Giacinto Scelsi was mysterious about his compositional methods, and much of his music appears to have been created improvisationally and tape recorded for later transcription by other hands. The piano suites Ttai (1953) and Ka (1954) were conceived through this process, and it yielded pieces of repetitious patterns, restricted harmonies, and blurred sonorities, which invite introspection from the performer and listener alike. Pianist Sabine Liebner is a noted champion of avant-garde music, particularly of the works of John Cage, and her sympathy for Scelsi's music has inspired evocative and moody performances that make it more convincing than any verbal description can. If one of the essential qualities of Scelsi's meditative compositions is a sense of timelessness, Liebner achieves that effect through her controlled dynamics and even touch, which maintain the music's feeling of stasis, even when harmonic and gestural changes are plainly evident. Even so, Scelsi's narrow range of ideas and subjective mysticism aren't for everybody, and listeners may find that these suites are fairly limited in substance and atmosphere.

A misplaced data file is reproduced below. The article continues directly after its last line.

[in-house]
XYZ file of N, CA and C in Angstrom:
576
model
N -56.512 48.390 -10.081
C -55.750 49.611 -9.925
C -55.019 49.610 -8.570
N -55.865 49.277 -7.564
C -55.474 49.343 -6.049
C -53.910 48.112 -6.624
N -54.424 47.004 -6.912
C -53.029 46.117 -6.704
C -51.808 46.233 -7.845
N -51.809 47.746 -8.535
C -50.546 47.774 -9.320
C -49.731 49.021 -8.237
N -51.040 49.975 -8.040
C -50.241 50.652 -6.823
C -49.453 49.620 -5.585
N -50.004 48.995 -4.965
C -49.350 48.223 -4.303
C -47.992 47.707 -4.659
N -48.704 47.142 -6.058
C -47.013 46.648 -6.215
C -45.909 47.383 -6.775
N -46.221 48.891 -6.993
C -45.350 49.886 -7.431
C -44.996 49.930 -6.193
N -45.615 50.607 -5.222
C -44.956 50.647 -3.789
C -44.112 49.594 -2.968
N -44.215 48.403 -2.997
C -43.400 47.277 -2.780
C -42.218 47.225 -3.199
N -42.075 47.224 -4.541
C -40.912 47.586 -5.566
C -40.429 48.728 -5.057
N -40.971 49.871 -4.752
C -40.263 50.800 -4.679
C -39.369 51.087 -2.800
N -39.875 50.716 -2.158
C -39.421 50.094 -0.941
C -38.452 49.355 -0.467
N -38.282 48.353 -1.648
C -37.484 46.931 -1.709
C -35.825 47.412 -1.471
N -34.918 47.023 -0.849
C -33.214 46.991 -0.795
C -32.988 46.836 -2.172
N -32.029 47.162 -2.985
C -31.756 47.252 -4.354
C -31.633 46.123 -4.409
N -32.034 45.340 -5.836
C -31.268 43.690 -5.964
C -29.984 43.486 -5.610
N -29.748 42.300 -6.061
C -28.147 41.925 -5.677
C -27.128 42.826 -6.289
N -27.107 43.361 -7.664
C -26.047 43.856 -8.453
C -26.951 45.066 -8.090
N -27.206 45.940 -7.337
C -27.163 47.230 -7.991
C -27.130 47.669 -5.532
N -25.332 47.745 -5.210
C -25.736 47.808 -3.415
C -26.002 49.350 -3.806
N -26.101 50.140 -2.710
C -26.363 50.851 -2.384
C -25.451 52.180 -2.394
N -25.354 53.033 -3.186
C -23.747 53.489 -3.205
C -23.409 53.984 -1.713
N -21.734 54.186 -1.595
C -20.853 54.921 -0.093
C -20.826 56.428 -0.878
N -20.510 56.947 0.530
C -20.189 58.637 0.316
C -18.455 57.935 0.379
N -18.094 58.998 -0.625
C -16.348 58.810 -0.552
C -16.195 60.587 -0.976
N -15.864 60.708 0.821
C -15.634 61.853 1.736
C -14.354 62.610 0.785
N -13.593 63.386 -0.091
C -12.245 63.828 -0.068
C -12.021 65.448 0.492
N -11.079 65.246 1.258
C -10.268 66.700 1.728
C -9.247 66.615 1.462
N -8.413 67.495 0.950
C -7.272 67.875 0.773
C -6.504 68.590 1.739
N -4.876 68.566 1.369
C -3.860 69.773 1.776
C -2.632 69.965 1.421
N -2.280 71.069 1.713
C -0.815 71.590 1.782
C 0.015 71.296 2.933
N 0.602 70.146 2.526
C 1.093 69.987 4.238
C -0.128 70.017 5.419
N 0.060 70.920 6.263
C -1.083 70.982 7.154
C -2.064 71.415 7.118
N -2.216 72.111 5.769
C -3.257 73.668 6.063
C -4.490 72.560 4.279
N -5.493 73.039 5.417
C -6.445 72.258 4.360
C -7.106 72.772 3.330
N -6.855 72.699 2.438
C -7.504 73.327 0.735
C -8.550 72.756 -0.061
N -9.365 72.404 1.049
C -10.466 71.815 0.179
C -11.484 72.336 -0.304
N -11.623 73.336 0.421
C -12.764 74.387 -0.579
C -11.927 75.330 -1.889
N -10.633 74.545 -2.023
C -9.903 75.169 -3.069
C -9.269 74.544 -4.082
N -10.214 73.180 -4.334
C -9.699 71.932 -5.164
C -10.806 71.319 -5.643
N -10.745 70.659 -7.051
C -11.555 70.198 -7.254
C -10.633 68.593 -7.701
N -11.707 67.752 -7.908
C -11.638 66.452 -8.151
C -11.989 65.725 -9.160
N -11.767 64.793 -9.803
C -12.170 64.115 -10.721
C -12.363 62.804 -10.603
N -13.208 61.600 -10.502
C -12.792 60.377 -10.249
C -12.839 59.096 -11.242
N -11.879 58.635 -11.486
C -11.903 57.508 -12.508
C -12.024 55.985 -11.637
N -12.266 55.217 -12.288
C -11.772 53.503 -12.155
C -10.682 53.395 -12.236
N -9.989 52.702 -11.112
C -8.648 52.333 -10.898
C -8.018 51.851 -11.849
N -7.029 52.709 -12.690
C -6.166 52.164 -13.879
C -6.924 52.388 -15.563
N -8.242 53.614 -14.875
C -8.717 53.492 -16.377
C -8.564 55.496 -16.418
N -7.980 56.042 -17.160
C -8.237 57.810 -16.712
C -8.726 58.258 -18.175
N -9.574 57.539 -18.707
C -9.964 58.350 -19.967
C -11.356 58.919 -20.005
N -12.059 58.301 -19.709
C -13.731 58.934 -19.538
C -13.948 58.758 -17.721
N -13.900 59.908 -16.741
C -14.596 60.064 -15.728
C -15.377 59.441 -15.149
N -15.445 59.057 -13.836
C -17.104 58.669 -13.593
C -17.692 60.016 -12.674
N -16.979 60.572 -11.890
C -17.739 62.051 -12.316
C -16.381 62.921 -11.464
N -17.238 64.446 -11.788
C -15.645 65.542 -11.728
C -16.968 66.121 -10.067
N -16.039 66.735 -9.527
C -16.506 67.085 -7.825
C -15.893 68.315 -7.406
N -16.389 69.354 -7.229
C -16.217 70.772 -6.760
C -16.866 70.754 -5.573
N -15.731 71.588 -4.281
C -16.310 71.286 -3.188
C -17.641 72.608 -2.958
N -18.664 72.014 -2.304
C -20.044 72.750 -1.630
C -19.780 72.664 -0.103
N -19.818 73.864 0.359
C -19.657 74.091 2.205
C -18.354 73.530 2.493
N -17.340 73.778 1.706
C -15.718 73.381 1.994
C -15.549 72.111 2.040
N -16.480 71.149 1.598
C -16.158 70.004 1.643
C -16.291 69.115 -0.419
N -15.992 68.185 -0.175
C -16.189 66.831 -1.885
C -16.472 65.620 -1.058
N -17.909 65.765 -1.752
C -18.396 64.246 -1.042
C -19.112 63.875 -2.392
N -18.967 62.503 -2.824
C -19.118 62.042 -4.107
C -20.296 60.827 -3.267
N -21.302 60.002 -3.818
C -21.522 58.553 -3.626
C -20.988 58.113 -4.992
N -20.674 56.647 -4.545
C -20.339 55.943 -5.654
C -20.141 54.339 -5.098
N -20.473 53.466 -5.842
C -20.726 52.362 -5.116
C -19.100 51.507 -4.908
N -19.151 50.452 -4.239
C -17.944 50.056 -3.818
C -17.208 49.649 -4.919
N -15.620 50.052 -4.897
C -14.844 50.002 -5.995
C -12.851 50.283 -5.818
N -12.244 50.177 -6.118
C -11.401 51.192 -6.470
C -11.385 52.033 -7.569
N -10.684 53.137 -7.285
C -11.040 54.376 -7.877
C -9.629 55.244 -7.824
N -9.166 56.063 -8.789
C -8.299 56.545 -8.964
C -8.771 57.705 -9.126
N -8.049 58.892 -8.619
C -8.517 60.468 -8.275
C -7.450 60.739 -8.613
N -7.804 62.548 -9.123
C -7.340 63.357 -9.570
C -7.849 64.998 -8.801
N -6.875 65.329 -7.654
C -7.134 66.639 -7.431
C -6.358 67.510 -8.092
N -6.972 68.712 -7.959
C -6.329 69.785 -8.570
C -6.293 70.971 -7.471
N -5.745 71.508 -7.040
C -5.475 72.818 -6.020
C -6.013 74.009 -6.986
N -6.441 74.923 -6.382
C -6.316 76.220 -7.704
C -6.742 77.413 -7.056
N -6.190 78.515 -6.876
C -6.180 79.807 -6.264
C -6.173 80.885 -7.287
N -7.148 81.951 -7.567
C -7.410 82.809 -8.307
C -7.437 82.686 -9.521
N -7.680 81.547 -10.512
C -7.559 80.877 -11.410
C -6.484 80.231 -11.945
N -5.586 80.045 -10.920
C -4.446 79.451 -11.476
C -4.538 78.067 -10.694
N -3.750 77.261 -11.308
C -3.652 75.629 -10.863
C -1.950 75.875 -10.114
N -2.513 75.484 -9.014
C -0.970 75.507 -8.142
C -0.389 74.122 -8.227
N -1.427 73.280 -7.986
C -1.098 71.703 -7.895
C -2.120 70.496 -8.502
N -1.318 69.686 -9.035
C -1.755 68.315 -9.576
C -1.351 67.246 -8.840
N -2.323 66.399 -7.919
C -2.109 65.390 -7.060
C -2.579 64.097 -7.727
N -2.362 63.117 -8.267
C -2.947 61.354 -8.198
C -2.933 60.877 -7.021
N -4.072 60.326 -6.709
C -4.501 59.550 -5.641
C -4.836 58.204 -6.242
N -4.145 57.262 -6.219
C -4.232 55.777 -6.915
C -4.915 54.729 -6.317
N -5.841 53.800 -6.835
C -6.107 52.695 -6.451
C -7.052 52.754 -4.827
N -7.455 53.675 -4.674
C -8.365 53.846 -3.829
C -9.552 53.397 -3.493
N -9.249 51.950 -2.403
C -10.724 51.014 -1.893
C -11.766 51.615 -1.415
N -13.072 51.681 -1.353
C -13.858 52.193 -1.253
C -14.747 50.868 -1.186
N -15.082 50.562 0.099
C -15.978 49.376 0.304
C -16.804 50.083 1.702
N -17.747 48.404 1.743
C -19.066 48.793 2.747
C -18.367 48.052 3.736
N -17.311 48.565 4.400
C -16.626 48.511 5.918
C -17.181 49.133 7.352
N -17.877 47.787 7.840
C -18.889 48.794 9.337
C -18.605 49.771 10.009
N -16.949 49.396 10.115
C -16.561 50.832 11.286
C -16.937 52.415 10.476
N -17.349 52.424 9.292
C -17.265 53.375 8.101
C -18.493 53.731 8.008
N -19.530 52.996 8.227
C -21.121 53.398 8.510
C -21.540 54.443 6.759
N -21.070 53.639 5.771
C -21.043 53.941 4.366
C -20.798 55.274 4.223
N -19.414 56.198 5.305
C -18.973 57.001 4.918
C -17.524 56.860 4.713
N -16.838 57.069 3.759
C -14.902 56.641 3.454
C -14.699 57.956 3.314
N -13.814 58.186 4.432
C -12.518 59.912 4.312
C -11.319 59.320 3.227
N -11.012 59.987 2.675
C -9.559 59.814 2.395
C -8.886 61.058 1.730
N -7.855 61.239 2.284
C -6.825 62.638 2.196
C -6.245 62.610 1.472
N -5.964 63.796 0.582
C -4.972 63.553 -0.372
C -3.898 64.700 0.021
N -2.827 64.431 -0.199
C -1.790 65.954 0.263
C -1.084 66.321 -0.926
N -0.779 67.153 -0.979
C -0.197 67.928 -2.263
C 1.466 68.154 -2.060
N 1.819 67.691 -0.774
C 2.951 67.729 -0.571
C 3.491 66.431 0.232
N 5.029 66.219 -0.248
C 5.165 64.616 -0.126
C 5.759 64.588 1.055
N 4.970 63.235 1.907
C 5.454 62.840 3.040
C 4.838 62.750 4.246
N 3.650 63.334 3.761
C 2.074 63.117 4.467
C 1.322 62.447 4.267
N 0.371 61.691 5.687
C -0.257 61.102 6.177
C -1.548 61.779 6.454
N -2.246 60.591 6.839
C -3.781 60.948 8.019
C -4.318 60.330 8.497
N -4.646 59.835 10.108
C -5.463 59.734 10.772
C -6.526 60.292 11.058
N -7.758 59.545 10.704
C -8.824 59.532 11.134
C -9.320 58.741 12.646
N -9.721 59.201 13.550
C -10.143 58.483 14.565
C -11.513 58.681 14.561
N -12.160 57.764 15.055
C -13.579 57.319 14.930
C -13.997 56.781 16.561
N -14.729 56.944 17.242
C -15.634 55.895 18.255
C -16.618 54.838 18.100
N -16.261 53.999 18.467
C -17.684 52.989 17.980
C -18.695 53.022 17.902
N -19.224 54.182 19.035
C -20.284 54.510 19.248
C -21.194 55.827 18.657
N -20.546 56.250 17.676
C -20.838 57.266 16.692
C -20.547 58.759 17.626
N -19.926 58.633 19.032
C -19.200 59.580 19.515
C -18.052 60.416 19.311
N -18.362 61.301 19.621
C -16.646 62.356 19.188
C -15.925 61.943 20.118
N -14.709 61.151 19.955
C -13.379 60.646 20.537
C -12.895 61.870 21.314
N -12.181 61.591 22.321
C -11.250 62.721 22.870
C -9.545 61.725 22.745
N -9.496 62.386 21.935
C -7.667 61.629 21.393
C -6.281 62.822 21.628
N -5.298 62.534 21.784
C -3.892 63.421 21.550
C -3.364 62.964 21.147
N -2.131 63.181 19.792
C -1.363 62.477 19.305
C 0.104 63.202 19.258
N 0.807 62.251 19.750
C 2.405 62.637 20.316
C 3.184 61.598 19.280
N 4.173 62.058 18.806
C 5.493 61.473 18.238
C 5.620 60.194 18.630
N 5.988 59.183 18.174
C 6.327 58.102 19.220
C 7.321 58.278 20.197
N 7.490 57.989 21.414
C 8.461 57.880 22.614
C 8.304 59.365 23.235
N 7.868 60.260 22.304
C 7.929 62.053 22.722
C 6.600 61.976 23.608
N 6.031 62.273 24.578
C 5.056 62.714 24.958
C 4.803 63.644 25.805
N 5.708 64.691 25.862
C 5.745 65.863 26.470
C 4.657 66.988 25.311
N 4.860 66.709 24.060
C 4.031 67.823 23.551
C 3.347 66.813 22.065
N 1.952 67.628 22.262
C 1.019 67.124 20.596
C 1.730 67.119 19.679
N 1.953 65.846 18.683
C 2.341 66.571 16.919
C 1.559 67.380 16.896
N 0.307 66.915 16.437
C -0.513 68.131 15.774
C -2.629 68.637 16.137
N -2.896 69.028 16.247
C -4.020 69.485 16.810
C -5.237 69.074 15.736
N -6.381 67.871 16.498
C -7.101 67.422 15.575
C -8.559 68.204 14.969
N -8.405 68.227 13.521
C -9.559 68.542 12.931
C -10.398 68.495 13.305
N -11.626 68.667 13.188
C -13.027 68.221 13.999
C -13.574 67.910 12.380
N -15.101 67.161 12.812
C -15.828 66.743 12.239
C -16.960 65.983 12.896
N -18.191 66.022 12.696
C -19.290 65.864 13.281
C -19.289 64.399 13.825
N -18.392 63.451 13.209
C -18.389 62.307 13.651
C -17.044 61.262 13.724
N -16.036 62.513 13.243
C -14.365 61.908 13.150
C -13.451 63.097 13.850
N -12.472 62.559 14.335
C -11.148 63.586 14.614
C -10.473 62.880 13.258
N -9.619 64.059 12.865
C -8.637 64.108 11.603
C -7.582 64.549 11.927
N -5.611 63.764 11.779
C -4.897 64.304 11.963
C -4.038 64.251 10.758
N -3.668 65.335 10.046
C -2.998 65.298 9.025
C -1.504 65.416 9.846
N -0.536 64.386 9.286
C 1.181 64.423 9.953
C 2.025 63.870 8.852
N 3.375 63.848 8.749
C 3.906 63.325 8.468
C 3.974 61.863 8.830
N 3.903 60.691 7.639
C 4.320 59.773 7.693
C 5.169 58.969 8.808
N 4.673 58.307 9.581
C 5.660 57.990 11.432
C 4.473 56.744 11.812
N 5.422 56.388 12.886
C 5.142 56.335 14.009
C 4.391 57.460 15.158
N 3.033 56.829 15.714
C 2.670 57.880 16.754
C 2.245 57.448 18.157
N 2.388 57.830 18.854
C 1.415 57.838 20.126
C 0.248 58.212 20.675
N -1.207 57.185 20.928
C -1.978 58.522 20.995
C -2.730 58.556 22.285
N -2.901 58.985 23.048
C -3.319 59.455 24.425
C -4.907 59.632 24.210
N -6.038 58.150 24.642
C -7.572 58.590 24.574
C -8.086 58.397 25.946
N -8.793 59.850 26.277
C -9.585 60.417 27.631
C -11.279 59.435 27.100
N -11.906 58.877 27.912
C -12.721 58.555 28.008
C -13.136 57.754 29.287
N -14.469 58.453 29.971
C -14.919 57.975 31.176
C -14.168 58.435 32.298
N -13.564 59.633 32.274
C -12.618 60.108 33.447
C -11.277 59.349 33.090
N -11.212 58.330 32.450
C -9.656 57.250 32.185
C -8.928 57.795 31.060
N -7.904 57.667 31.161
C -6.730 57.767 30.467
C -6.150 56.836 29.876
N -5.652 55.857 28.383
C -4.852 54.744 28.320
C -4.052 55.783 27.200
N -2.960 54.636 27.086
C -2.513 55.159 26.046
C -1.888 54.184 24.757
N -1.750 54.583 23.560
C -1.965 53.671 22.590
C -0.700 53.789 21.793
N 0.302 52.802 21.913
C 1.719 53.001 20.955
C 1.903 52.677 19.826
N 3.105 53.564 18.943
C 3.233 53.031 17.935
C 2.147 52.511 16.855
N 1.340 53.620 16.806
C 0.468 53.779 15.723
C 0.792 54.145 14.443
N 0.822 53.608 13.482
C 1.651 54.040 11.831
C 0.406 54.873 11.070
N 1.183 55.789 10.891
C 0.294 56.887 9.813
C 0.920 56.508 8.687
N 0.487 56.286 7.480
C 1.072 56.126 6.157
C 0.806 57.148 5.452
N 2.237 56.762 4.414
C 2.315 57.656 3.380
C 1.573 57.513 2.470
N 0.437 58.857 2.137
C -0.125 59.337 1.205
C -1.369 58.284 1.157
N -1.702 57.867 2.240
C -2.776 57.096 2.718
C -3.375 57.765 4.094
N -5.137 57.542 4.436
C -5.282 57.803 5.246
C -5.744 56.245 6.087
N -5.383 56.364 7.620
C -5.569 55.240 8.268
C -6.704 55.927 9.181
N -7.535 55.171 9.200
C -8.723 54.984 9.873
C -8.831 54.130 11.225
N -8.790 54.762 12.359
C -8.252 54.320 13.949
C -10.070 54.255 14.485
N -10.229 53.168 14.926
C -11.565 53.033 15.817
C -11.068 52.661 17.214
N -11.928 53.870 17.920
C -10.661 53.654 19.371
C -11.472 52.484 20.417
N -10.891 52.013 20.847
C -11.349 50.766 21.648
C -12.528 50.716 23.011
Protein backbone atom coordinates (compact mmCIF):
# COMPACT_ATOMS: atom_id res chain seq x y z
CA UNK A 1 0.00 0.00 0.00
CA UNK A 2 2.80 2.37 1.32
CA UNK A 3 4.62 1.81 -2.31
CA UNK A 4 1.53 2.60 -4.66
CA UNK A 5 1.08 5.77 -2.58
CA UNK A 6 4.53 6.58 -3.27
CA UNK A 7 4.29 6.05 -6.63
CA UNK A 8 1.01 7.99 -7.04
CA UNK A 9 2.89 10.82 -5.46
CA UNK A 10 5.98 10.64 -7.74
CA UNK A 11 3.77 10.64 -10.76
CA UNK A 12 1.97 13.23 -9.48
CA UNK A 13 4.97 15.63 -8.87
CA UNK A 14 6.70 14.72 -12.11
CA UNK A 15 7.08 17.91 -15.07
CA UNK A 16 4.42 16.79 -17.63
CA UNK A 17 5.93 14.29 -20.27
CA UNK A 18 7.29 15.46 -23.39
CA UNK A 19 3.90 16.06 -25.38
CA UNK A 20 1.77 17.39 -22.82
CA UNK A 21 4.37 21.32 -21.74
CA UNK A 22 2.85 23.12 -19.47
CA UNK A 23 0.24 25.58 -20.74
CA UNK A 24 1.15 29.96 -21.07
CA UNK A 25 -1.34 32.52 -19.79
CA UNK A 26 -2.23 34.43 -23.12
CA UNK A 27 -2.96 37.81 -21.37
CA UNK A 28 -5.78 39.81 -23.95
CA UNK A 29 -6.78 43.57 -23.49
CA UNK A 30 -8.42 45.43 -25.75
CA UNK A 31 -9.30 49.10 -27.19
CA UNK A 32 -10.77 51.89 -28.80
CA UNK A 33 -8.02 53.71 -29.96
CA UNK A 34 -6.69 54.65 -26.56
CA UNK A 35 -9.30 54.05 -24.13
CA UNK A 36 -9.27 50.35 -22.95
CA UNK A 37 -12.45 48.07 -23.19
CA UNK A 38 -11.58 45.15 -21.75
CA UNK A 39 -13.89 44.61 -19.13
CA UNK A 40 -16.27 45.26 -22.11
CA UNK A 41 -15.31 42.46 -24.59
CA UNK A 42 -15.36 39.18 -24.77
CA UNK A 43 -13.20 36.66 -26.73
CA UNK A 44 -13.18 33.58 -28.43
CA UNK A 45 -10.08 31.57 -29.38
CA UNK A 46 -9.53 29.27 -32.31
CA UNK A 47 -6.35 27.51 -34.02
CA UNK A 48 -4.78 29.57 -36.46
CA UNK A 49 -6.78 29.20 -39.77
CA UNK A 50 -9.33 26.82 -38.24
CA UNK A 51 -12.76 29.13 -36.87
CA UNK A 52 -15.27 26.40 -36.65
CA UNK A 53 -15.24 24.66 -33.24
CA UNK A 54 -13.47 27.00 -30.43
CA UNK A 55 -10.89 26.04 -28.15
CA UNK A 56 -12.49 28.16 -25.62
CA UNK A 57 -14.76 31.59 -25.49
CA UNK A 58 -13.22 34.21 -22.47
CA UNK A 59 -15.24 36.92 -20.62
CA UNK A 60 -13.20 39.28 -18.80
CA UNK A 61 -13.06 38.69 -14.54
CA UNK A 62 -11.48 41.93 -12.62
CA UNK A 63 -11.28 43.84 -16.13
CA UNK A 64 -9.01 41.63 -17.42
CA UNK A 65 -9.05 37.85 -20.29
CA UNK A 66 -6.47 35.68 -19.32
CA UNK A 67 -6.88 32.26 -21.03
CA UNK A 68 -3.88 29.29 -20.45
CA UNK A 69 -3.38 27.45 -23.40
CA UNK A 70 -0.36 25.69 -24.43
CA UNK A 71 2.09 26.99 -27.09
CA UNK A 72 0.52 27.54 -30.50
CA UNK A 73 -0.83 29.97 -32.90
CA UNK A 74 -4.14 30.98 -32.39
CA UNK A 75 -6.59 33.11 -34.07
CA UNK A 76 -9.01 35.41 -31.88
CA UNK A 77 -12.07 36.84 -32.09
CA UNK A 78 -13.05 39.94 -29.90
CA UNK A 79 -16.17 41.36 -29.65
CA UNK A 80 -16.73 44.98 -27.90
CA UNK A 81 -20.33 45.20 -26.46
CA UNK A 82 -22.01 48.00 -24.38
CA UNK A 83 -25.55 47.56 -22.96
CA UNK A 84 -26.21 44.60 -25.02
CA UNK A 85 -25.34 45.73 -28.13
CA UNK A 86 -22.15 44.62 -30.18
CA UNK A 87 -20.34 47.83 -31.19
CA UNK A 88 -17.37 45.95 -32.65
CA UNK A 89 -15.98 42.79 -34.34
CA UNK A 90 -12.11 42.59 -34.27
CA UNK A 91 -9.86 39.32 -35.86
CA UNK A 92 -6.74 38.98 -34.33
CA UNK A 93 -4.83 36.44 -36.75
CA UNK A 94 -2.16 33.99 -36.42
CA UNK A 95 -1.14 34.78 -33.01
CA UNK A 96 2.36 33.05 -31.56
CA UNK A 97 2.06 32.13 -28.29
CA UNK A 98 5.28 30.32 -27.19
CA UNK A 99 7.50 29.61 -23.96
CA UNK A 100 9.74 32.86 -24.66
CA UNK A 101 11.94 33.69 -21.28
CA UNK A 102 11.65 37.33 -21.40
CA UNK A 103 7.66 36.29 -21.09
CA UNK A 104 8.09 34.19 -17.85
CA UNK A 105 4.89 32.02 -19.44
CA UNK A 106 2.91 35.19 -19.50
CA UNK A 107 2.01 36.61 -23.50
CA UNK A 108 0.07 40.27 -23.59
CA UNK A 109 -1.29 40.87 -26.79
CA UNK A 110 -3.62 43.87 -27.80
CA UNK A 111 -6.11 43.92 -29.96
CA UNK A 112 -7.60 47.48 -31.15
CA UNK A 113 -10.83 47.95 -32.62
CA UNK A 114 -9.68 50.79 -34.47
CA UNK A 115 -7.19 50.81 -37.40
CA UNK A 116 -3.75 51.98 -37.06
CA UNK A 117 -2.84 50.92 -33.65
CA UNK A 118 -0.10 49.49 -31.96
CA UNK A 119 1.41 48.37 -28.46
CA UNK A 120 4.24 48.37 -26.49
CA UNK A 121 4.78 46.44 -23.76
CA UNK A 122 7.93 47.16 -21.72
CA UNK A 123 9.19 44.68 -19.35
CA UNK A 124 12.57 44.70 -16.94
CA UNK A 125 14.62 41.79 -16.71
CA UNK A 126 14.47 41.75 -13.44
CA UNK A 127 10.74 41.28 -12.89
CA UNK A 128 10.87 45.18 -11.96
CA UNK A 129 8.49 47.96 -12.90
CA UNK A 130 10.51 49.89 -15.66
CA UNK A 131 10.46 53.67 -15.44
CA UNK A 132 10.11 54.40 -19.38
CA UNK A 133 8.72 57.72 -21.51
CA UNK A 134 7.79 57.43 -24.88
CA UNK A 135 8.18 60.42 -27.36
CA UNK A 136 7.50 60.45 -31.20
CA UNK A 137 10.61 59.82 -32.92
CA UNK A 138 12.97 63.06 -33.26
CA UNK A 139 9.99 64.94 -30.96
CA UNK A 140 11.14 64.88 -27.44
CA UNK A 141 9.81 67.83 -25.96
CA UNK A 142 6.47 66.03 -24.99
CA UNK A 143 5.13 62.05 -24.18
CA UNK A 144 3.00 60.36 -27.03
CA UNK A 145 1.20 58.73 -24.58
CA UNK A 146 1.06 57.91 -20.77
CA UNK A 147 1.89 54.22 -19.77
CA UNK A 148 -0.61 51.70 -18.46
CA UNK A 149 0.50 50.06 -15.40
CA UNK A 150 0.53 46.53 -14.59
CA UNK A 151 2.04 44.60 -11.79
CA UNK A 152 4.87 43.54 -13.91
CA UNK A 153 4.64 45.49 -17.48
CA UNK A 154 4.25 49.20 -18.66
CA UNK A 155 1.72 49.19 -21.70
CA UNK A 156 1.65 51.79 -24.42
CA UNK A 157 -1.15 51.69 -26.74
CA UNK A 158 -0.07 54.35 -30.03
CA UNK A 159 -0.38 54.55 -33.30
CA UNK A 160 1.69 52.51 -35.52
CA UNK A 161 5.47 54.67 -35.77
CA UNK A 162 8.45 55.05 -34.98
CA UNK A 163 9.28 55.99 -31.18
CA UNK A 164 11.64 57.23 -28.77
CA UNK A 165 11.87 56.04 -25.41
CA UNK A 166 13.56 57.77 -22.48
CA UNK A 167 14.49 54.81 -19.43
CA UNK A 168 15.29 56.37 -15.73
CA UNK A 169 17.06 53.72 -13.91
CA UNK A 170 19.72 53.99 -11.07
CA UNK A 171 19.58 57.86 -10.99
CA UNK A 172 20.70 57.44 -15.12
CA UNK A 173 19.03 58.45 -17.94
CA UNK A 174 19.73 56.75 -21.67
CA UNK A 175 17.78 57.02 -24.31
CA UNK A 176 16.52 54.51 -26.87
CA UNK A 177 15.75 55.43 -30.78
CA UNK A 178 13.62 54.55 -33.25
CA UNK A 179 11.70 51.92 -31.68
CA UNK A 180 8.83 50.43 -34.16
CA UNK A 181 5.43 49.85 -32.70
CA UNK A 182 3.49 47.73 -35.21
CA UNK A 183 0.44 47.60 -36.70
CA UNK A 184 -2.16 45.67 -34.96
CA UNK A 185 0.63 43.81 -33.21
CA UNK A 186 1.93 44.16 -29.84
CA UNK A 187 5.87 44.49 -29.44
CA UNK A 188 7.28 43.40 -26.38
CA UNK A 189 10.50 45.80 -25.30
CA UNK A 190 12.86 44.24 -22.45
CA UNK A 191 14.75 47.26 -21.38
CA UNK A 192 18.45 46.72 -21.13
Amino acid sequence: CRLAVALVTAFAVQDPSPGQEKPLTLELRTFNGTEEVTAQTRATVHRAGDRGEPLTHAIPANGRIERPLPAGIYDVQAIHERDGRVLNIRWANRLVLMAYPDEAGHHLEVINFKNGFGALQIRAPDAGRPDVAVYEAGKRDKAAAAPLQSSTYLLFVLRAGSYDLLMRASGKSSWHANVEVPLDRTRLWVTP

Share this page
AllMusic Review by Blair Sanderson
|Suite per pianoforte No. 9 "Ttai"|
|Suite per pianoforte No. 10 "Ka"|